RAF Puma crew supports NHS
Evacuates suspected coronavirus patient from Isle of Arran
By Paul Eden
At 01:00 hours on 22 April, a Royal Air Force Aviation Task Force COVID Support Force Puma helicopter launched from Kinloss Barracks in Moray, Scotland, on the detachment’s first live mission, to evacuate a suspected coronavirus patient to the mainland.
The British Army, Royal Navy and RAF have all contributed helicopters to the effort, basing them across the UK. The three-aircraft Kinloss unit is dedicated to supporting the NHS in Northern England and Scotland.
In a little over three hours, the 22 April operation planned with an emergency medical care team from Glasgow, flew to the Isle of Arran, then transferred the patient to the University Hospital Crosshouse in Kilmarnock. Extensive training between NHS personnel and RAF crews ensured the success of a key mission when no other transport option was available. For 33 Squadron detachment commander and aircraft captain Squadron Leader Johnny Longland, it was a satisfying end to a challenging sortie.
A Puma from the Kinloss detachment, training with NHS and HM Coastguard personnel on 17 April | | Photo: SAC Sian Stephens/© UK MoD Crown Copyright 2020
“This was an NVG [night-vision goggle] mission - there was no moon, so light levels in remote areas were pretty low. The transit to Arran was uncomplicated, but there were areas of low lying hill fog and scattered low cloud that combined with the low light to make for a fairly tricky approach to a field site on the island’s eastern coast. The training and familiarisation we’d done with the NHS Scotland Ambulance Service and Emergency Medical Retrieval Service proved very useful –the team on Arran had met the helicopter crew on one of the training serials.”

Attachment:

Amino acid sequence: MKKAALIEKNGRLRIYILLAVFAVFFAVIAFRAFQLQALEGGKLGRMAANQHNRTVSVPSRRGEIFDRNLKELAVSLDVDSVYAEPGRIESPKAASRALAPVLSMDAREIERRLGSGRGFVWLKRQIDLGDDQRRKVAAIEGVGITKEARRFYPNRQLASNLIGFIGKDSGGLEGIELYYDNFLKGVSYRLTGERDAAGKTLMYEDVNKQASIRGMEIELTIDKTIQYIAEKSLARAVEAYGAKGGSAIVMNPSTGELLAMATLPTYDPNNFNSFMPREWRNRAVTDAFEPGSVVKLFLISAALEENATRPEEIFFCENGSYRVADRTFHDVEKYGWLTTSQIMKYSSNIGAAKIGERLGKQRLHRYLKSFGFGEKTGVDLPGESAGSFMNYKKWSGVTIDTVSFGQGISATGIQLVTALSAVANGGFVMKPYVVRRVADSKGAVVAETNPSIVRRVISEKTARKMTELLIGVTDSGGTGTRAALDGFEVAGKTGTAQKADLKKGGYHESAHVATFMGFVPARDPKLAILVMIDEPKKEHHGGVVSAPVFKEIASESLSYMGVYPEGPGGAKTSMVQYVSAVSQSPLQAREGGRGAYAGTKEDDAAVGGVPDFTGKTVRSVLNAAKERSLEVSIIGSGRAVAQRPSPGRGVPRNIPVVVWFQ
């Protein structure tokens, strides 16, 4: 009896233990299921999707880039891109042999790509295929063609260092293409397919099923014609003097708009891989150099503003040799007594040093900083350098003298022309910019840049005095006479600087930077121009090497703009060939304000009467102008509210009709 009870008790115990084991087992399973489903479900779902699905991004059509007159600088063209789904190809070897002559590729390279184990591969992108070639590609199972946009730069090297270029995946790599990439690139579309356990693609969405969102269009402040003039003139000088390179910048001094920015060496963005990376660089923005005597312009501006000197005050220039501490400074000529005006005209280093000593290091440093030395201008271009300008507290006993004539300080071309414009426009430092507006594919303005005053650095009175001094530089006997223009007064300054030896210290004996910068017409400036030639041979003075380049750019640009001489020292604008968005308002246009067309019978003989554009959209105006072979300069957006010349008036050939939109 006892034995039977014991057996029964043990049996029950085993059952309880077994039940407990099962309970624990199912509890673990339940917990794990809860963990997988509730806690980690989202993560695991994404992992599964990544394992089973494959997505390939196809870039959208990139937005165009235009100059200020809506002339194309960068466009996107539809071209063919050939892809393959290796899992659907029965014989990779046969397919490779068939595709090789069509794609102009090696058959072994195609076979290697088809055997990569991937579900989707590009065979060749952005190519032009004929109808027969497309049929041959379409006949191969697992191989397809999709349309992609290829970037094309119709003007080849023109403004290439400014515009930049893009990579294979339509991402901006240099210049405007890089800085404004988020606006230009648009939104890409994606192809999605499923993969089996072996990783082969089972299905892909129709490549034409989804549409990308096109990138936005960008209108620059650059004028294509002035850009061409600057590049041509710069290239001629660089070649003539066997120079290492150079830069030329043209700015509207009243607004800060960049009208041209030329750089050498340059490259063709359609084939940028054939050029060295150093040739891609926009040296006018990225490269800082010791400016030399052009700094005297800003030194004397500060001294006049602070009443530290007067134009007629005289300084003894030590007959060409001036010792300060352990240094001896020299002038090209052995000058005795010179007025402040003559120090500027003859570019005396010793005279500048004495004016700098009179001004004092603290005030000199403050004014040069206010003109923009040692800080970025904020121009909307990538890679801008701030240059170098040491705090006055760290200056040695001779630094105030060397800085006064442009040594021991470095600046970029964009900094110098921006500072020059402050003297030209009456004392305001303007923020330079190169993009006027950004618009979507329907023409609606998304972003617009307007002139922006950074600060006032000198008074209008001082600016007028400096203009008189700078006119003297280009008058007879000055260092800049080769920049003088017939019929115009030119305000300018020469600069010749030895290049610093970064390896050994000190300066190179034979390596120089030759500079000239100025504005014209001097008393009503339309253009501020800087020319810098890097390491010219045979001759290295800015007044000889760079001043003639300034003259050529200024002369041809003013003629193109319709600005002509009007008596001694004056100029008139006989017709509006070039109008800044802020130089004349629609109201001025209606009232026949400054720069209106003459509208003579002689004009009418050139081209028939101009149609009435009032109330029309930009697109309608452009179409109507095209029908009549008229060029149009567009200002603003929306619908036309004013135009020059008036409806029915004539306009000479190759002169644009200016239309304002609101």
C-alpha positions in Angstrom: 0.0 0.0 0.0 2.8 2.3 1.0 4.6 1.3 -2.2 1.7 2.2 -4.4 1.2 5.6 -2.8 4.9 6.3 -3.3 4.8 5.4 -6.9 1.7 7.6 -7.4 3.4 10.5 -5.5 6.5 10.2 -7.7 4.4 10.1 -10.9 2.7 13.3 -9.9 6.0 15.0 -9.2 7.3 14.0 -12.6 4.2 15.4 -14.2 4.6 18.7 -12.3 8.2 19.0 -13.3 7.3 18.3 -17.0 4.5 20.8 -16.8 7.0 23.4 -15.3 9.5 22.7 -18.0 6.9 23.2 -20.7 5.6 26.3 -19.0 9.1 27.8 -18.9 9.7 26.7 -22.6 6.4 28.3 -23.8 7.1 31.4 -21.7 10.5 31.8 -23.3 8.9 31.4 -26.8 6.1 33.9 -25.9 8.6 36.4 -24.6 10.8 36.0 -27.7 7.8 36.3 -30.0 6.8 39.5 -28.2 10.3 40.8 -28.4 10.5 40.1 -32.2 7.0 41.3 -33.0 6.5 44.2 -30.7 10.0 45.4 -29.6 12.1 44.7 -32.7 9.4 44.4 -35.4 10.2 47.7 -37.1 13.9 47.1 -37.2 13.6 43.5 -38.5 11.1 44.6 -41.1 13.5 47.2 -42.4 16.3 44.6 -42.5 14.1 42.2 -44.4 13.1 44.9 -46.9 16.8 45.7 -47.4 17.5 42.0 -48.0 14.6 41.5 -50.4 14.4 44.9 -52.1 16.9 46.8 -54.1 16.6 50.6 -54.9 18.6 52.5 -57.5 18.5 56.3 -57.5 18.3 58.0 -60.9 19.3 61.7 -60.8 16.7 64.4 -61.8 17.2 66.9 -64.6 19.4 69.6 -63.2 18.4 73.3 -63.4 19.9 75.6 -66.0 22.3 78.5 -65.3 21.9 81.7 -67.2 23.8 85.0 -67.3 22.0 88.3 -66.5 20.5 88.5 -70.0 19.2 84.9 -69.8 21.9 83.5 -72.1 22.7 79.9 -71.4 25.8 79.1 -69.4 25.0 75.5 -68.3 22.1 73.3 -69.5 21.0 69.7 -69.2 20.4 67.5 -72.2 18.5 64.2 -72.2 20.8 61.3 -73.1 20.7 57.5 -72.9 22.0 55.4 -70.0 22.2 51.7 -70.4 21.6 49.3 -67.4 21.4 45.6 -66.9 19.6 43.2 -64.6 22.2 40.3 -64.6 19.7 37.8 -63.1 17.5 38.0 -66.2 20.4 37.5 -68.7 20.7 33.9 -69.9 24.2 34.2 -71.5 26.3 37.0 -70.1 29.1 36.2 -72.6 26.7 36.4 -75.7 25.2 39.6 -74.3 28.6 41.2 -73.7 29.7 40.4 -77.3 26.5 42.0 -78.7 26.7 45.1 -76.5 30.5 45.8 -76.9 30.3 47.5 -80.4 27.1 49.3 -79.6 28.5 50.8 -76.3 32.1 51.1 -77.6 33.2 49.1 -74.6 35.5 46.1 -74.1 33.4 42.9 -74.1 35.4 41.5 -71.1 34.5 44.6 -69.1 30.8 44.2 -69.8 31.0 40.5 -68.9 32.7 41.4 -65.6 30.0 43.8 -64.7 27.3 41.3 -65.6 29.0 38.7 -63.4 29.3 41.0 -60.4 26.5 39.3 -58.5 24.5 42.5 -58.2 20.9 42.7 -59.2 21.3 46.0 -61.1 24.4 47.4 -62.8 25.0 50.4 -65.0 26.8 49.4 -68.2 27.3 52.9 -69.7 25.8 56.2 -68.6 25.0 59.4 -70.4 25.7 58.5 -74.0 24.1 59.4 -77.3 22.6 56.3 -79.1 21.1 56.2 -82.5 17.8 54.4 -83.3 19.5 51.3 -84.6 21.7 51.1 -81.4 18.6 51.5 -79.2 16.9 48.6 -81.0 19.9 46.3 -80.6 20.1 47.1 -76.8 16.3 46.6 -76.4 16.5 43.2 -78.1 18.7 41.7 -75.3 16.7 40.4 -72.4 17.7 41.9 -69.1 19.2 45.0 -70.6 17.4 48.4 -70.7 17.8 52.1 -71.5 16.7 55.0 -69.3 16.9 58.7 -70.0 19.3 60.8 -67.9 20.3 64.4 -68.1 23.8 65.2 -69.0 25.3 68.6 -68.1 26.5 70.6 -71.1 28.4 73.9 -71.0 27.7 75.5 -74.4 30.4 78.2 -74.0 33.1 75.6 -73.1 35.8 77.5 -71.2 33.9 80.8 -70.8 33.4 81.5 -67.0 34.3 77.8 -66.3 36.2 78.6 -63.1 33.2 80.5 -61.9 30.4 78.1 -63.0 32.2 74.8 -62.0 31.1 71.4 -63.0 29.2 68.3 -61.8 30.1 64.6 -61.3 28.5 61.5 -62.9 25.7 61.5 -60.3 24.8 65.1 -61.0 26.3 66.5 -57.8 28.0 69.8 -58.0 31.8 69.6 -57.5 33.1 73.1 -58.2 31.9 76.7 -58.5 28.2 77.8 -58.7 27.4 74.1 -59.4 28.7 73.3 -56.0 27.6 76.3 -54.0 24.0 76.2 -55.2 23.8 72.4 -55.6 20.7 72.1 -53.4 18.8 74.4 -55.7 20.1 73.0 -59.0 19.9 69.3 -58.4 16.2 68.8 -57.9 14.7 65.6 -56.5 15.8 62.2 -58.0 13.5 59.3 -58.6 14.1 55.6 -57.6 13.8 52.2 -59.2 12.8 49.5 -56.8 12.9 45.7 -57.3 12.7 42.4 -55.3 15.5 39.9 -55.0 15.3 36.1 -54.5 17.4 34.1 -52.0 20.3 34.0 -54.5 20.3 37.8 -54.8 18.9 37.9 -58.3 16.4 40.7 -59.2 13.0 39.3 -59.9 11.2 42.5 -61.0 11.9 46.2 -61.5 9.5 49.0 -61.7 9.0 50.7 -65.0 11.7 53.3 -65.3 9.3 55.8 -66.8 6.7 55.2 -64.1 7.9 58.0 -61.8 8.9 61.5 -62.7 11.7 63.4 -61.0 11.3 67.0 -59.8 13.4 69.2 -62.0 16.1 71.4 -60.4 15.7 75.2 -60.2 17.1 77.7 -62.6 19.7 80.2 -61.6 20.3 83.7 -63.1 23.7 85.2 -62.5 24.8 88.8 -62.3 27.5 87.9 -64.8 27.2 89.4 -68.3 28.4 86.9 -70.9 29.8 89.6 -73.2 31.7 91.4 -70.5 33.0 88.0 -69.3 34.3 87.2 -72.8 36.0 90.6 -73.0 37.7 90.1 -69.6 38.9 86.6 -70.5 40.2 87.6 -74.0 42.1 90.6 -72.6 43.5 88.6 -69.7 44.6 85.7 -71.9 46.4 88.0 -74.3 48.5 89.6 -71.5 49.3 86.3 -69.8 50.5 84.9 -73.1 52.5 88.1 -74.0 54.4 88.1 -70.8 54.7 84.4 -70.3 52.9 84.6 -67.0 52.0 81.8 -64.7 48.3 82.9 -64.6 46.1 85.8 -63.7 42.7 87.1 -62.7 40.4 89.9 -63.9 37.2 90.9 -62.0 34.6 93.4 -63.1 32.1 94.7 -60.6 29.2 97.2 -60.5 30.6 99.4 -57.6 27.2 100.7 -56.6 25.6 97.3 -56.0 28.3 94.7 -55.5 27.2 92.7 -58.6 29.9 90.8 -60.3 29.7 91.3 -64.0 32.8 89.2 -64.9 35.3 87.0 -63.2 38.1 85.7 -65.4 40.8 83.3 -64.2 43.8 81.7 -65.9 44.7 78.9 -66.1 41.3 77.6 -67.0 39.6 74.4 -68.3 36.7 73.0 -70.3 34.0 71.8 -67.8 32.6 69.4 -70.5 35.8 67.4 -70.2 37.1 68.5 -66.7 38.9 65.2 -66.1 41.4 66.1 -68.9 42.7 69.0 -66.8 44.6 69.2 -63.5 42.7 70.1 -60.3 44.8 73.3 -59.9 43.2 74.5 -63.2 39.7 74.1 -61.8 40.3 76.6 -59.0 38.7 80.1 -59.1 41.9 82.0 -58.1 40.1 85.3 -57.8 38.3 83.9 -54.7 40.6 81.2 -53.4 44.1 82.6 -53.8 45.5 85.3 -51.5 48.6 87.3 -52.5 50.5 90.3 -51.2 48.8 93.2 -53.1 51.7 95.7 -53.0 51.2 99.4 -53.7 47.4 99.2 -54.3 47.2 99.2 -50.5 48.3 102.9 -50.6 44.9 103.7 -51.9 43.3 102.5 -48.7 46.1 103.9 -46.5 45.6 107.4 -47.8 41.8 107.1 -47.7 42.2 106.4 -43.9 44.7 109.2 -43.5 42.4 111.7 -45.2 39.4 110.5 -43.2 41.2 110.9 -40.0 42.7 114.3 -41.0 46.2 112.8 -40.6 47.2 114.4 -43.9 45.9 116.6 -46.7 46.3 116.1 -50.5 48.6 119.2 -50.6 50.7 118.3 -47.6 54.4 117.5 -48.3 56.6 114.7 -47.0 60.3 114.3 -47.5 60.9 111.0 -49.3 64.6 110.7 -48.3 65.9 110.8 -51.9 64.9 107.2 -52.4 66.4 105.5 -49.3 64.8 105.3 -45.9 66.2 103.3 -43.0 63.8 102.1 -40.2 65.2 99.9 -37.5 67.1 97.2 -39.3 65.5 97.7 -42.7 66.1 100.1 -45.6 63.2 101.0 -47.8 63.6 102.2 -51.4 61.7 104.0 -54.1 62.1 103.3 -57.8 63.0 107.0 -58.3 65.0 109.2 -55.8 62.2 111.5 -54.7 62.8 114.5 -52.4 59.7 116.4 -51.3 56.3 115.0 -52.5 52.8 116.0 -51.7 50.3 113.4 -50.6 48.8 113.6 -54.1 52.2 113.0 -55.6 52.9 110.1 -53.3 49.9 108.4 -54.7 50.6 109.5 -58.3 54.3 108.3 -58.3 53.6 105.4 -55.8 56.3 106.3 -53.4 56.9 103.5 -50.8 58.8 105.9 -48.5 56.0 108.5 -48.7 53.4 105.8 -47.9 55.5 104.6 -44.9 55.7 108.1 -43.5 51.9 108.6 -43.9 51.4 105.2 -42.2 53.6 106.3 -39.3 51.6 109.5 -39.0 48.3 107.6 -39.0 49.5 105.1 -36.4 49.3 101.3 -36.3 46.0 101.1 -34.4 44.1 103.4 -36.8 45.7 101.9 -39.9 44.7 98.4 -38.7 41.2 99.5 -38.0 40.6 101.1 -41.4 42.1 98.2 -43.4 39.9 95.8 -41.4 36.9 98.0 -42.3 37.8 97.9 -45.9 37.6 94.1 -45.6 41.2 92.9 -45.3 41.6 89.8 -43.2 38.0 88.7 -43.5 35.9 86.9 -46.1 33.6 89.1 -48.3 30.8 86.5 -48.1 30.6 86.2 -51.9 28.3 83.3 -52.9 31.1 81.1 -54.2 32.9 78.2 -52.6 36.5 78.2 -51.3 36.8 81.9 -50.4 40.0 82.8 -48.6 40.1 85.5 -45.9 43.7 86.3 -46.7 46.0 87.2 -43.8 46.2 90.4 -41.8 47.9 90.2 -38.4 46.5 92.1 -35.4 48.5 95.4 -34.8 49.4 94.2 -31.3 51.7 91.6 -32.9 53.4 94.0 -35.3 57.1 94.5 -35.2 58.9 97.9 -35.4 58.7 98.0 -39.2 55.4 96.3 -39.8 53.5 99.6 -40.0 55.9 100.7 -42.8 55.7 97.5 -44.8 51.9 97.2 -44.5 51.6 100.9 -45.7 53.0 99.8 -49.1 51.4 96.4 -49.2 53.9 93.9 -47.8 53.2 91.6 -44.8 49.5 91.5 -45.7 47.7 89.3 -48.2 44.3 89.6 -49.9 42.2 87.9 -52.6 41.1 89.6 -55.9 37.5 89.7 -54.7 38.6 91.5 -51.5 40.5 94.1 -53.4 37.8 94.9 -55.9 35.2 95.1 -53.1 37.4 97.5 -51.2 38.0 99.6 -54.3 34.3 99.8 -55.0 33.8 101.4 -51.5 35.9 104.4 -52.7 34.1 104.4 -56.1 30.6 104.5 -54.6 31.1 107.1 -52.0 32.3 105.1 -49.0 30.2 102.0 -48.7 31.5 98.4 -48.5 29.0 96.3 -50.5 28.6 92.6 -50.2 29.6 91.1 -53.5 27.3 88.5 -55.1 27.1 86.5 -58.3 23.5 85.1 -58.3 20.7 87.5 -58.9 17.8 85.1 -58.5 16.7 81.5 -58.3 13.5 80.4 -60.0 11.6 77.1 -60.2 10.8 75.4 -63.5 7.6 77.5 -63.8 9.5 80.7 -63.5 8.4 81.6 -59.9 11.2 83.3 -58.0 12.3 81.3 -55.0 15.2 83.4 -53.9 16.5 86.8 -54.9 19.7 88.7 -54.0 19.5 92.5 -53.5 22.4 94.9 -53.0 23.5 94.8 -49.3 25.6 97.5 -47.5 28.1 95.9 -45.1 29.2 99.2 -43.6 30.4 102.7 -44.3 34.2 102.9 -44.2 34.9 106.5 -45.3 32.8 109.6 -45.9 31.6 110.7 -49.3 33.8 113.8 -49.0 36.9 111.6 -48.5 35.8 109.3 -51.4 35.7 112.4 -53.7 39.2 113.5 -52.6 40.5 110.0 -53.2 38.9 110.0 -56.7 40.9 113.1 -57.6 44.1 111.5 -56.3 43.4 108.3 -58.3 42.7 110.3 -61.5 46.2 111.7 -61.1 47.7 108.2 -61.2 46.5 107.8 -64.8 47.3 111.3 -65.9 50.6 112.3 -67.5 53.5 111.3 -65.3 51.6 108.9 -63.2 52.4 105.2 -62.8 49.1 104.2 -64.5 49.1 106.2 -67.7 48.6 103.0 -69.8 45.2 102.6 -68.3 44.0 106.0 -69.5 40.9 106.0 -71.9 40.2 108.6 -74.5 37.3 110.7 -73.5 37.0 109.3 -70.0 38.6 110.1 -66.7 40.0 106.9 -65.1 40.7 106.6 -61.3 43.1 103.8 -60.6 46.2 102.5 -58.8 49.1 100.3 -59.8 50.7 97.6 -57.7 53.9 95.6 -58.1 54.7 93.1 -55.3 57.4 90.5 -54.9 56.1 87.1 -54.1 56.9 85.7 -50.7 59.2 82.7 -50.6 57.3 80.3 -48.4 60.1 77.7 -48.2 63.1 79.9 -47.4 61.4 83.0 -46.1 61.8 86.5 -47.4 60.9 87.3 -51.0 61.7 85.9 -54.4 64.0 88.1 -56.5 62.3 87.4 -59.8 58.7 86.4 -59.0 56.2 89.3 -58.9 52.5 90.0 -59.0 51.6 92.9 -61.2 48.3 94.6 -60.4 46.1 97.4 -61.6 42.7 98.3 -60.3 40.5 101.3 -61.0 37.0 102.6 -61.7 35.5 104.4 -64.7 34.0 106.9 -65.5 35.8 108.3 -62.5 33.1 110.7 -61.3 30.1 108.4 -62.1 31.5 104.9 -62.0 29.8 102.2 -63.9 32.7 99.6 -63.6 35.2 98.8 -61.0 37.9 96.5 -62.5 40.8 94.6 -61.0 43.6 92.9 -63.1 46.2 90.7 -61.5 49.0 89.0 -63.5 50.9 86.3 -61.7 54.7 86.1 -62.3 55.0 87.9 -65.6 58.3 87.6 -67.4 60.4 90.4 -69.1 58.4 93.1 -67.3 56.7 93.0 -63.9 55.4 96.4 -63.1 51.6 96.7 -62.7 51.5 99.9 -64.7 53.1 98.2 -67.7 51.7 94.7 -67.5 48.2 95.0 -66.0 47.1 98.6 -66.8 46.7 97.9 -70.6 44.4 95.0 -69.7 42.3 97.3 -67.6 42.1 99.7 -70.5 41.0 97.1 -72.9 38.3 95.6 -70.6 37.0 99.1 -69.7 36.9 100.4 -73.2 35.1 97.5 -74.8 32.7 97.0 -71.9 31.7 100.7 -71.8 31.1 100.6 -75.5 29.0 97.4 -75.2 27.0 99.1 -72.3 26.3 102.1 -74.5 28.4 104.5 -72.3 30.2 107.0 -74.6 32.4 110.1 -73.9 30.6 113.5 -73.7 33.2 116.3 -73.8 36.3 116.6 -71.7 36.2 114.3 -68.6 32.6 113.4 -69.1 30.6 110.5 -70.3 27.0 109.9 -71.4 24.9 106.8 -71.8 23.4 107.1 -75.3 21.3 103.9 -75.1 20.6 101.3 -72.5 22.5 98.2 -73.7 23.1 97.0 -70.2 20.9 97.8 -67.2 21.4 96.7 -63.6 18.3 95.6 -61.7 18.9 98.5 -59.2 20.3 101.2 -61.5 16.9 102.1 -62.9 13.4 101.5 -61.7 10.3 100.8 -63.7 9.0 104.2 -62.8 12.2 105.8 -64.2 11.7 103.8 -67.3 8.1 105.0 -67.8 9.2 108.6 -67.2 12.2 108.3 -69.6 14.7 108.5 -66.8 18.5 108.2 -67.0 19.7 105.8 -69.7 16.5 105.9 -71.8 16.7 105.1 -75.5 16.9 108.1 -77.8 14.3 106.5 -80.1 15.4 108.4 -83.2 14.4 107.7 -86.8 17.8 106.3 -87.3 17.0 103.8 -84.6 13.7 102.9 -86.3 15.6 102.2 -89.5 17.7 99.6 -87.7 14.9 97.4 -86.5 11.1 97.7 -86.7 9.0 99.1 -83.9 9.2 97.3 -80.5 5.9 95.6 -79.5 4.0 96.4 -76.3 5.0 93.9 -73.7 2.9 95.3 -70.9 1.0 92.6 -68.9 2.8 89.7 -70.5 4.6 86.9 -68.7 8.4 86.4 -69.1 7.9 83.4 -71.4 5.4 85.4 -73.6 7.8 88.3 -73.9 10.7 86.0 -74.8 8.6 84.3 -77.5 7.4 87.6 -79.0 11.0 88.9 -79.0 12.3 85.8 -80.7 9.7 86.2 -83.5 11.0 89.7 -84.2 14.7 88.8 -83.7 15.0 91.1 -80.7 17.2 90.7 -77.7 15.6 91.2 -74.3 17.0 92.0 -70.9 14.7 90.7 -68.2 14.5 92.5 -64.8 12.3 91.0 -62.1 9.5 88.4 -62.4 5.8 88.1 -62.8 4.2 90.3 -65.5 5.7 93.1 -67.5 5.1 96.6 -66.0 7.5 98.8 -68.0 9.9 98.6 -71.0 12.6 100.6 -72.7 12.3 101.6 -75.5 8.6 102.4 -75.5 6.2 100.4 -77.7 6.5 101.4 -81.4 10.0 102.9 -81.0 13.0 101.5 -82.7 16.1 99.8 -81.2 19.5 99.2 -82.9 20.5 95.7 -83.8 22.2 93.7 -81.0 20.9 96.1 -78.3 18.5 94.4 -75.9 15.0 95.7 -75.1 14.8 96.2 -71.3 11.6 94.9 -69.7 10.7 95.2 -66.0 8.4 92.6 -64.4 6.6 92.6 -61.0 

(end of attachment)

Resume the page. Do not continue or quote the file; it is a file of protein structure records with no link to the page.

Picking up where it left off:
Thanks to its compact dimensions and modern avionics, the Puma is ideally suited to challenging peacetime medical evacuation missions, and although Longland says many Puma Force personnel have experience of similar military sorties, “it is very different to be supporting the ‘frontline’ in the UK. But it feels as important, if not more important, because it’s so close to home. It’s a unique challenge and we are honoured to be able to provide a life-saving capability to the people of the UK.”
A life-long, profoundly passionate aviation enthusiast, Paul E. Eden began writing about aircraft in 1996 and became a freelance aerospace writer and editor in 2003. He says his addiction began with a Matchbox Spitfire model kit and the Ladybird Book of Aircraft, around 1975. Since then, he has written for the Official RAF Annual Review and Salute publications, and currently edits and writes Executive and VIP Aviation International magazine. A regular contributor to a number of specialist publications, including Aerospace, the journal of the Royal Aeronautical Society, and airline, cargo and flight test magazines, he also blogs for Runway Girl Network.
His first book for Bloomsbury, The Official Illustrated History of RAF Search and Rescue, is scheduled for publication in June 2020.
BlueSky Business Aviation News | 7th May 2020 | Issue #556
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